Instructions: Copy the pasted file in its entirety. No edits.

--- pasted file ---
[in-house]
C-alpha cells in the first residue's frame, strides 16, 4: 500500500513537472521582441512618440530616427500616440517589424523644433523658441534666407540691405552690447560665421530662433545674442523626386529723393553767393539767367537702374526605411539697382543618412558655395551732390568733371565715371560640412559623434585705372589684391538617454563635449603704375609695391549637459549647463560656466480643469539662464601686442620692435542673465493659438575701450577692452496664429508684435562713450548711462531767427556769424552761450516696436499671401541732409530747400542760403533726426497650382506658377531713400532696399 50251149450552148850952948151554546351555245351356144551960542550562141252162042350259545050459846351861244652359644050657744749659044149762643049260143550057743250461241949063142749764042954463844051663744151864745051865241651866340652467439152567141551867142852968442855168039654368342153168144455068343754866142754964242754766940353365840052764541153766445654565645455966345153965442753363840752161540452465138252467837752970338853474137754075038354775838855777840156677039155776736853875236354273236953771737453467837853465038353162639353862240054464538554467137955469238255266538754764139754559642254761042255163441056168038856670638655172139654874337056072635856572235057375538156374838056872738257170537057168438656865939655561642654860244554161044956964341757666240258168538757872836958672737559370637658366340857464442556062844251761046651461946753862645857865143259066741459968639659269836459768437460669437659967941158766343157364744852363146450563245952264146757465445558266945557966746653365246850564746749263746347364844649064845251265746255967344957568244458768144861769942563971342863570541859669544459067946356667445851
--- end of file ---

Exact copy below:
[in-house]
C-alpha cells in the first residue's frame, strides 16, 4: 500500500513537472521582441512618440530616427500616440517589424523644433523658441534666407540691405552690447560665421530662433545674442523626386529723393553767393539767367537702374526605411539697382543618412558655395551732390568733371565715371560640412559623434585705372589684391538617454563635449603704375609695391549637459549647463560656466480643469539662464601686442620692435542673465493659438575701450577692452496664429508684435562713450548711462531767427556769424552761450516696436499671401541732409530747400542760403533726426497650382506658377531713400532696399 50251149450552148850952948151554546351555245351356144551960542550562141252162042350259545050459846351861244652359644050657744749659044149762643049260143550057743250461241949063142749764042954463844051663744151864745051865241651866340652467439152567141551867142852968442855168039654368342153168144455068343754866142754964242754766940353365840052764541153766445654565645455966345153965442753363840752161540452465138252467837752970338853474137754075038354775838855777840156677039155776736853875236354273236953771737453467837853465038353162639353862240054464538554467137955469238255266538754764139754559642254761042255163441056168038856670638655172139654874337056072635856572235057375538156374838056872738257170537057168438656865939655561642654860244554161044956964341757666240258168538757872836958672737559370637658366340857464442556062844251761046651461946753862645857865143259066741459968639659269836459768437460669437659967941158766343157364744852363146450563245952264146757465445558266945557966746653365246850564746749263746347364844649064845251265746255967344957568244458768144861769942563971342863570541859669544459067946356667445851